Matt: Wow, where do I begin? From the opening cords of KISS' 'God Of Thunder', I knew this was going to be a totally different experience. Rob delivers a white-trash backstory of Michael Myers that just wasn't necessary. Part of what makes Michael scary is that he came from a typical, middle-class family with a good upbringing. Michael doesn't need a reason to do what he does. This approach gave him a humanity that just takes away from the mystique of his legend. Despite that, I was reeled in enough to at least see the story through. But then, after Michael escapes, Zombie TOTALLY lost me! It looks like Rob got about halfway and suddenly realized, holy shit, I still don't have any re-make material in there, so let's fly through it the rest of the way. It was like he tried to insert a straight re-make of the entire original film into the second half of the movie, and it just doesn't work.

The character development in this film (outside of Michael and Dr. Loomis) leaves a lot to be desired. Maybe that was what Rob intended, because after all, he said he wanted to make Michael Myers the main character. I would have liked to have seen more development of the Annie and Lynda characters, because they just were not that layered at all. I had less sympathy for them as characters when the attacks finally did happen. Still, the performances by Tyler Mane and Sheri Moon-Zombie were top notch with what they were given, and Malcolm McDowell played the role as Rob had it written-- and I can respect that.

There were far too many needless cameos in this film, and it dragged down the final product. It would have been a much stronger film with less characters and more development, as I stated earlier. The musical score in this film was not that great, either. It sounded like a recycled 'Devil's Rejects' score, with only bits of Carpenter's original genius included. Rob should have thrown that score out entirely and stuck with versions of Carpenter's chilling classics. After all, it was Carpenter's music that added the suspense and terror to the original film. Without that element in this one, it essentially lacked a main character.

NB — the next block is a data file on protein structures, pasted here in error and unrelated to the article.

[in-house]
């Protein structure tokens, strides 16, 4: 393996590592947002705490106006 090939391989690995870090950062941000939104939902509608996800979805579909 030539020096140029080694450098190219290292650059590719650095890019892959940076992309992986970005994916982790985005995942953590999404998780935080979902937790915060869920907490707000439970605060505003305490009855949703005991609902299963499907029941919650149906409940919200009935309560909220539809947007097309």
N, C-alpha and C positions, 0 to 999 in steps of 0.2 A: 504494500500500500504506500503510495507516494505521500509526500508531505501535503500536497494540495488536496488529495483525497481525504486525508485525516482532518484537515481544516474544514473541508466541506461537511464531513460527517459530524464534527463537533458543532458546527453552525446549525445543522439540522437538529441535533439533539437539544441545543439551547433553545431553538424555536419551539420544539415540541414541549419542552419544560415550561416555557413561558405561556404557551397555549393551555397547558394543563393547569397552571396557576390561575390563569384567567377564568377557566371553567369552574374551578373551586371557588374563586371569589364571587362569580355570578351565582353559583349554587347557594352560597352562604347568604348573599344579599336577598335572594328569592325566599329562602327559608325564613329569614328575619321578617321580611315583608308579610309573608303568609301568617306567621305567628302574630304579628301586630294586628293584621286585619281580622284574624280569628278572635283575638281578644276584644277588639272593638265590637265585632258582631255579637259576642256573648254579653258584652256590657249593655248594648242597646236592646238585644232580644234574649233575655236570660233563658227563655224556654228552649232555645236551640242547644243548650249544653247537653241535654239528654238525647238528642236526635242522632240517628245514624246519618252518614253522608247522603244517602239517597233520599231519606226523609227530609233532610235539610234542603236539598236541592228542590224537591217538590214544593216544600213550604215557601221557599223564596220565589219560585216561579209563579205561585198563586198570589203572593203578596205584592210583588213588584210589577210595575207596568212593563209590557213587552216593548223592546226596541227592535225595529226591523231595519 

The actual soundtrack itself was odd, but then again, that's expected in a Rob Zombie film. The first time I saw Michael sitting on the front steps as a kid in the theater and Nazareth's 'Love Hurts' came on, I laughed. Clearly not what Rob intended. It seemed like Rob just went through his music collection and found a compilation of songs to fit his narrative. Throwing in Blue Oyster Cult's 'Don't Fear The Reaper' was a nice touch, but the music in general did not work. In the end, if Rob would have stuck to his guns and did a total re-make, who knows what direction this movie would have gone? And WHY all the different versions? WHY?! There are way too many questions to garner a higher rating. 5 out of 10.

A.J.: This is probably the hardest review I ever had to write, partly because of all the hype leading up to the movie, but mainly because there are so many versions of this movie that are all very different from one another, it is hard to come to a consensus of a fair rating that will do the movie justice. So with that being said I decided to rate the Unrated Director's Cut DVD, because that is what most everyone has and will ultimately be the way this movie is remembered in the future.

I loved Rob's new vision in Halloween, and going back to Michael's childhood was nothing short of brilliant. However, once the movie jumped to the present time, I thought everything was crammed together and key elements of the plot were lost. Overall, the acting was great with the exceptions of Lynda and Sheriff Brackett. This movie does not compare with John Carpenter's original Halloween, but then again it was never supposed to. 8 out of 10.


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